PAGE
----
Psychosomatic illness is often called the sickness that is “just in your head.” Some people seem to “get sick” periodically in order to escape a task or situation that is feared or detested. Others actually break out in a rash or experience pain just before some major difficulty they are about to encounter.
Everyone knows that school, with its assignments and examinations, and employment, with its demand for excellence and deadlines, can produce stress. So Theodore Boyer, Jr., of Murray Branch in the Kentucky-Tennessee Mission, studied students at two universities who had been diagnosed by doctors at health centers as having psychosomatic illness. Ted wanted to learn as much as possible about psychomatic illness so that all of us, when we experience stress, could learn how to handle it.
The most stunning fact Ted learned was that 55 percent—over half—of all students reporting with psychosomatic illness dropped out of school during the first four weeks of the semester in which they were diagnosed as having psychosomatic illness. Why?
Here is at least one clue: Ted found that students whose homes were too far away from the university to allow frequent visits with parents and family experienced a higher incidence of psychosomatic illness than students whose homes were nearer the university. In other words, think twice about going far away to school!
Next, as expected, it was found that the closer the period of examinations, the higher the incidence of psychosomatic illness. But it was found that the illness increases just after final examinations are over, pointing out the short time-lapse that often occurs between tests and the letdown, perhaps of knowing that you didn’t do very well.
Another critical period for psychosomatic illness is at the beginning of the school year or semester, probably because of the stress of adjusting to a new location and making decisions affecting studies, money, and so forth.
Thus, it seems obvious that the person who makes quick contact with familiar settings—his new ward, his new bishop, location of Latter-day Saint friends with similar beliefs and values—will weather the storm of adjusting to the university much better than the person who strikes out on his own.
The Language of My Father
In 1967, at the site of Tel Arad in Israel, there was found an ostracon of particular importance to students of the Book of Mormon. Its significance has never been reported to the Mormon community. An ostracon—plural is ostraca—is a piece of broken pottery on which writing is found; it is the Near Eastern version of scratch paper. Upon examination, the text of this particular ostracon was found to be written in a combination of Hebrew letters and Egyptian hieratic symbols.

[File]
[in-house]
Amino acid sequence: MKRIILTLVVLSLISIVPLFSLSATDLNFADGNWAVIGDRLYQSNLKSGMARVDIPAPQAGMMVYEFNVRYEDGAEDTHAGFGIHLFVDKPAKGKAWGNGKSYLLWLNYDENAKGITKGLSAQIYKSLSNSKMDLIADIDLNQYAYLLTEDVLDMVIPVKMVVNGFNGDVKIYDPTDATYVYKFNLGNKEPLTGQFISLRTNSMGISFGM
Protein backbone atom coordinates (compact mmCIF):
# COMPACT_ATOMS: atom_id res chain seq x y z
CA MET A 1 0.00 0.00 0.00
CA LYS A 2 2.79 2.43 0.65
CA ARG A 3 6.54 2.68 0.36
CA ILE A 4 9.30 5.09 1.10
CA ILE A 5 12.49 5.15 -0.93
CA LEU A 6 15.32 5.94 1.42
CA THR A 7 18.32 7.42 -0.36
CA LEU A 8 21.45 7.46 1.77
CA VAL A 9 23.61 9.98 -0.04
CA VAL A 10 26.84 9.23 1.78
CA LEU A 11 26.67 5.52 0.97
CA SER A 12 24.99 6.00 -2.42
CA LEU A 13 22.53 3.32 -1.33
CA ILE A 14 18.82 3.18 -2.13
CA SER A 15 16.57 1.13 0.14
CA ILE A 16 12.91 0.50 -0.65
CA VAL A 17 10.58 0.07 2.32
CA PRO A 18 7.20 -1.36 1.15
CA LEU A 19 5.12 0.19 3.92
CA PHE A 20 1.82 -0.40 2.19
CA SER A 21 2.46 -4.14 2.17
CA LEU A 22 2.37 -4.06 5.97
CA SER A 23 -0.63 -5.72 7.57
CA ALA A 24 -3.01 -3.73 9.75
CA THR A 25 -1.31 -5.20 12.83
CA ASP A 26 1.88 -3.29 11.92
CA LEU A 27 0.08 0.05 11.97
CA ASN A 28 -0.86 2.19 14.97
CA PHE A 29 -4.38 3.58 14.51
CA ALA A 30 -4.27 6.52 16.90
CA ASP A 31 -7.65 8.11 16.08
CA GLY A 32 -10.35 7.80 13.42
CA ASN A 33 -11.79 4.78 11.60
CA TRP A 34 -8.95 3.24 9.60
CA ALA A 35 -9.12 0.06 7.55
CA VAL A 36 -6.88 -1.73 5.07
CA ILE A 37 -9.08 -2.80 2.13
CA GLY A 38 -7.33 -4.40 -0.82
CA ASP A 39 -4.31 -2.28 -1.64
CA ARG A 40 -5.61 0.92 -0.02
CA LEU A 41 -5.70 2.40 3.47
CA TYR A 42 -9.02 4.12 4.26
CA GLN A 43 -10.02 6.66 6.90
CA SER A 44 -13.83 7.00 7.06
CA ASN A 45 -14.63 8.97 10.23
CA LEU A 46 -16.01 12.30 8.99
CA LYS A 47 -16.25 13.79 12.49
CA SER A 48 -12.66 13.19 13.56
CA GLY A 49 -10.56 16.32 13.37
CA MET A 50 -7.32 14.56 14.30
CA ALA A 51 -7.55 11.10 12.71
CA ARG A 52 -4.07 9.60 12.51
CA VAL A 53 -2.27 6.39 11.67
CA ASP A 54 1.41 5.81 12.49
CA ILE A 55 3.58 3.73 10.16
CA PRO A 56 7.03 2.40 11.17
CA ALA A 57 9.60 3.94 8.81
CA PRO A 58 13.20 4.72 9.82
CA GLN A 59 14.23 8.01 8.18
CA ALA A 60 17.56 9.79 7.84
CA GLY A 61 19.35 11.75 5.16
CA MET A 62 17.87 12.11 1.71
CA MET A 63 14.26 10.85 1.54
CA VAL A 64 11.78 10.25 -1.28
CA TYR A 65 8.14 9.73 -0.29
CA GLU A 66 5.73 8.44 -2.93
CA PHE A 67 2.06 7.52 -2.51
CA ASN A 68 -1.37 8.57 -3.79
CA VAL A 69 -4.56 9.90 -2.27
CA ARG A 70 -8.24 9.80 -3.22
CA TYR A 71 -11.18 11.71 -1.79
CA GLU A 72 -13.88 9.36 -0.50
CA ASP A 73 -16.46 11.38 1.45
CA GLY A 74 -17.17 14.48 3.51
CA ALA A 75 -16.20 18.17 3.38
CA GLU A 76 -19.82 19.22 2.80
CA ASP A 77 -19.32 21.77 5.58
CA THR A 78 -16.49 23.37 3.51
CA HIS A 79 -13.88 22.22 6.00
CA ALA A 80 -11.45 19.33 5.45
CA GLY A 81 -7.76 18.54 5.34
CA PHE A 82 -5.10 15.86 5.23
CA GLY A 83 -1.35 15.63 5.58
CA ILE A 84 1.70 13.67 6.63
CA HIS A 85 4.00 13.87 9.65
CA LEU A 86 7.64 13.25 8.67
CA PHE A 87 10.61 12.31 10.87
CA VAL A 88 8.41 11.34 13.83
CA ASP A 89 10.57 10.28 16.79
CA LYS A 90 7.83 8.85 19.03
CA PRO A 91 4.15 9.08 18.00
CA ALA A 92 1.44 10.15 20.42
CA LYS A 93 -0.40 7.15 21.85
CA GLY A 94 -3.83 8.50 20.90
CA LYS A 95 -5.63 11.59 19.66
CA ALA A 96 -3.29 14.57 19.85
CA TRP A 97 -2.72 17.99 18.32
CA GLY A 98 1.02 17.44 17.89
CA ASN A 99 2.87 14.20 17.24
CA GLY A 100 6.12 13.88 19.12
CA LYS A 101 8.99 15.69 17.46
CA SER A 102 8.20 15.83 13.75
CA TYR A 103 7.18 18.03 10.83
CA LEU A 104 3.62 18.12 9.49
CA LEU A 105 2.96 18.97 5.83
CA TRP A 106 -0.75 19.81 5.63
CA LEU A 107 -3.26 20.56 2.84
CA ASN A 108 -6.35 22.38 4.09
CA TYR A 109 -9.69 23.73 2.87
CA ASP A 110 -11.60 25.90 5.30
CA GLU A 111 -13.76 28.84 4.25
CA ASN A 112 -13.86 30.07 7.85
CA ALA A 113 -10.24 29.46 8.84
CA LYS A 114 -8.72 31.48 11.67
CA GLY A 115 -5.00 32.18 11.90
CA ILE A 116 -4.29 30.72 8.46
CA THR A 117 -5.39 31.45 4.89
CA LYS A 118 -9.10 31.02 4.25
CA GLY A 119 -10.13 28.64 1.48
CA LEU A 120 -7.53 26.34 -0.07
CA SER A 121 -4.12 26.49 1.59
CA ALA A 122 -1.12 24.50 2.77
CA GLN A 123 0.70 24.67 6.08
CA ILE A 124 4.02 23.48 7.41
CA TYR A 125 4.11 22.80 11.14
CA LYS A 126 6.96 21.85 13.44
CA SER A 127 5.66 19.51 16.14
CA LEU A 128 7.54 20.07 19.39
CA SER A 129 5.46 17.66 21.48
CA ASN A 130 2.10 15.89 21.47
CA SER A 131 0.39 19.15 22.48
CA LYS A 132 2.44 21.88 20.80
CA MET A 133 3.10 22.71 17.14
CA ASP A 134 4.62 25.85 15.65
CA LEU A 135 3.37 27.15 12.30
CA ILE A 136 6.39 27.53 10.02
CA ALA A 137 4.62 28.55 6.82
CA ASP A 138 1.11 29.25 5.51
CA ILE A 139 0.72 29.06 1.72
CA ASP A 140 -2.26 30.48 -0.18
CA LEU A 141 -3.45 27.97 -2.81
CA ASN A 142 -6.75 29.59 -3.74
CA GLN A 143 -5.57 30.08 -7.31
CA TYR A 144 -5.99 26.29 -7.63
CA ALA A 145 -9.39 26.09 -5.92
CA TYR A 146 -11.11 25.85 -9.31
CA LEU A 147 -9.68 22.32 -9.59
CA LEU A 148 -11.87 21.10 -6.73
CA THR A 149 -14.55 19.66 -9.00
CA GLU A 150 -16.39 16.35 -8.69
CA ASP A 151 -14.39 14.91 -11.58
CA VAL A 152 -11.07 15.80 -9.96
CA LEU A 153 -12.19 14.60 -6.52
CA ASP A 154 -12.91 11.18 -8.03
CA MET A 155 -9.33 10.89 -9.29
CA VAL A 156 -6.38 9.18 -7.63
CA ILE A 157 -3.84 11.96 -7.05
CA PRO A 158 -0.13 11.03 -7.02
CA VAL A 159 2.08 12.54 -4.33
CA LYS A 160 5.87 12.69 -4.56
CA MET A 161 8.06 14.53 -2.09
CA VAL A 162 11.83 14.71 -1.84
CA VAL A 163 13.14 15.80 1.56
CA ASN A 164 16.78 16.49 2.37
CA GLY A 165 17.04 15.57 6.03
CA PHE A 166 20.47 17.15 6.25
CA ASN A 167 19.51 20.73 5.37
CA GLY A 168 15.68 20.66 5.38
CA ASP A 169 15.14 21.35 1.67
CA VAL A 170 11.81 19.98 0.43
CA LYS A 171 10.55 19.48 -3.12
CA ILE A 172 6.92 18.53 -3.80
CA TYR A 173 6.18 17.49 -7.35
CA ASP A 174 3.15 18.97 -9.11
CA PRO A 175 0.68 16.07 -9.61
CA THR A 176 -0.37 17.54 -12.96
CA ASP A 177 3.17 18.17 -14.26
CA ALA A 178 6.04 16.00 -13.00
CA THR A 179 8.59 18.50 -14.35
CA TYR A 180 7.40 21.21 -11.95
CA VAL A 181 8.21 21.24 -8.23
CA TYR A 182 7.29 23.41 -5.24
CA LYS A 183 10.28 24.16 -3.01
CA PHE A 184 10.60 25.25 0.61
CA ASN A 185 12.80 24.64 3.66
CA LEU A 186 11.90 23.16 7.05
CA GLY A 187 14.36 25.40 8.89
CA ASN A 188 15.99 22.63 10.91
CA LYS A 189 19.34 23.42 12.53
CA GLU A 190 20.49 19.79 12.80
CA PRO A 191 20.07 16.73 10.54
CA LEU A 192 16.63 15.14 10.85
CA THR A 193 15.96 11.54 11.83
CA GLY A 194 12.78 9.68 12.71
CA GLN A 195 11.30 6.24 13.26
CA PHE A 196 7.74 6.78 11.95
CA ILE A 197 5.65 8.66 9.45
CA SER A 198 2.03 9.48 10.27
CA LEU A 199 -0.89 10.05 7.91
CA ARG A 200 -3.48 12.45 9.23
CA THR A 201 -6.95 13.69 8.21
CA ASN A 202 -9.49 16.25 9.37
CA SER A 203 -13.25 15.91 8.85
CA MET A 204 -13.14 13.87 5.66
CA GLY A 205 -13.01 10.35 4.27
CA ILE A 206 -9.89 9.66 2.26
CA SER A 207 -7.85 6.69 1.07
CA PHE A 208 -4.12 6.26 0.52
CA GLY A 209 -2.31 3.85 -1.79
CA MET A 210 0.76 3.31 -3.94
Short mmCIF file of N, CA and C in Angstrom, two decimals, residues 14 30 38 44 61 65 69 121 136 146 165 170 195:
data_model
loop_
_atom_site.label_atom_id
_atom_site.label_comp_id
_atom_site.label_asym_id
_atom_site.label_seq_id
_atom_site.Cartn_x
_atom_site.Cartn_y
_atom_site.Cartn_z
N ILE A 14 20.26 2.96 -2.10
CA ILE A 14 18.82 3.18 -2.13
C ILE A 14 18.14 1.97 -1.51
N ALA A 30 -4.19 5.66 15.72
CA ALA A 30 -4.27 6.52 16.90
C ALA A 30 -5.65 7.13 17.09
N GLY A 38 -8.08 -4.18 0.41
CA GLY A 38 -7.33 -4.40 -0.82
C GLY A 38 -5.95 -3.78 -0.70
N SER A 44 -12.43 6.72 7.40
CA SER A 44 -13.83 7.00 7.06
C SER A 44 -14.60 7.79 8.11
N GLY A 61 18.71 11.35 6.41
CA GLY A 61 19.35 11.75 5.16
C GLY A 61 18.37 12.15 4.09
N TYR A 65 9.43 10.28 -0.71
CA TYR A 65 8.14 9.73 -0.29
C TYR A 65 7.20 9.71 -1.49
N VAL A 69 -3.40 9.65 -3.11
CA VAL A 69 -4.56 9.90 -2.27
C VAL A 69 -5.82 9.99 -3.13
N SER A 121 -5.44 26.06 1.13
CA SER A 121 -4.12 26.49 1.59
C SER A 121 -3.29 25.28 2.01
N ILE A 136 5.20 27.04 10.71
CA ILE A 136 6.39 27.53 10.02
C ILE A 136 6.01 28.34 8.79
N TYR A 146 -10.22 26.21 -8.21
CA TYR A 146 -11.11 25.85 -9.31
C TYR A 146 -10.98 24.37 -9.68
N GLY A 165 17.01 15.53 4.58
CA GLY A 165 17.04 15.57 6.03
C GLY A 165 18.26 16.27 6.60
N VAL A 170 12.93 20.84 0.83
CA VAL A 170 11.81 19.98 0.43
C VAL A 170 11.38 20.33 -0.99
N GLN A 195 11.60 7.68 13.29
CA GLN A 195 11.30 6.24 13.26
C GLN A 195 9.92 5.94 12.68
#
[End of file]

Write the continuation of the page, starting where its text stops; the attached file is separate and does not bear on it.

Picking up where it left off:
It has been determined that the ostracon was written just before 600 B.C., or about the time Lehi left for the new world. The ostracon’s text contains seventeen words, ten of which are written in Egyptian and seven in Hebrew. But only two of the Hebrew words have a Hebrew meaning. The others, surprisingly, are Egyptian words—written in the Hebrew alphabet! Why is this so important? If you remember, the Book of Mormon says that Lehi had “been taught in the language of the Egyptians.” (Mosiah 1:4.) The book also suggests that the language of Lehi may have been a combination of Hebrew and Egyptian. Nephi wrote: “Yea, I make a record in the language of my father, which consists of the learning of the Jews and the language of the Egyptians.” (1 Ne. 1:2.)
Well, as scoffers will, many persons have pooh-poohed this aspect of the Book of Mormon story, claiming that no such combination of the two languages existed among the people of the Near East. The ostracon of Tel Arad proves differently. It proves that there were in Judea in the seventh century B.C. people who could write both Hebrew and Egyptian and that these two tongues were being intermingled.
Thus, when Nephi says that his father’s language was of the “learning of the Jews,” perhaps he is referring to the spoken language rather than the written language, which apparently was written in Egyptian script. Moroni said that the plates were written in “reformed Egyptian.” (Morm. 9:32–34.) The plates were probably written in Egyptian, but the words were not to be understood as Egyptian but as Hebrew words. This type of situation is supported—in reverse—by the Tel Arad ostracon, for while some of the script is Hebrew, most of the words in Hebrew letters have no meaning in that language, but rather have their meaning in the Egyptian language.
This finding is only one of many findings presently coming to light that tend to confirm the Book of Mormon story. Fortunately, however, no one has to wait for secular evidence to bear testimony of the Book of Mormon. All of us can know of its truthfulness through the ministration of the Holy Ghost and the testimony of the Spirit to our individual souls.
John A. Tvedtnes graduate student, University of Utah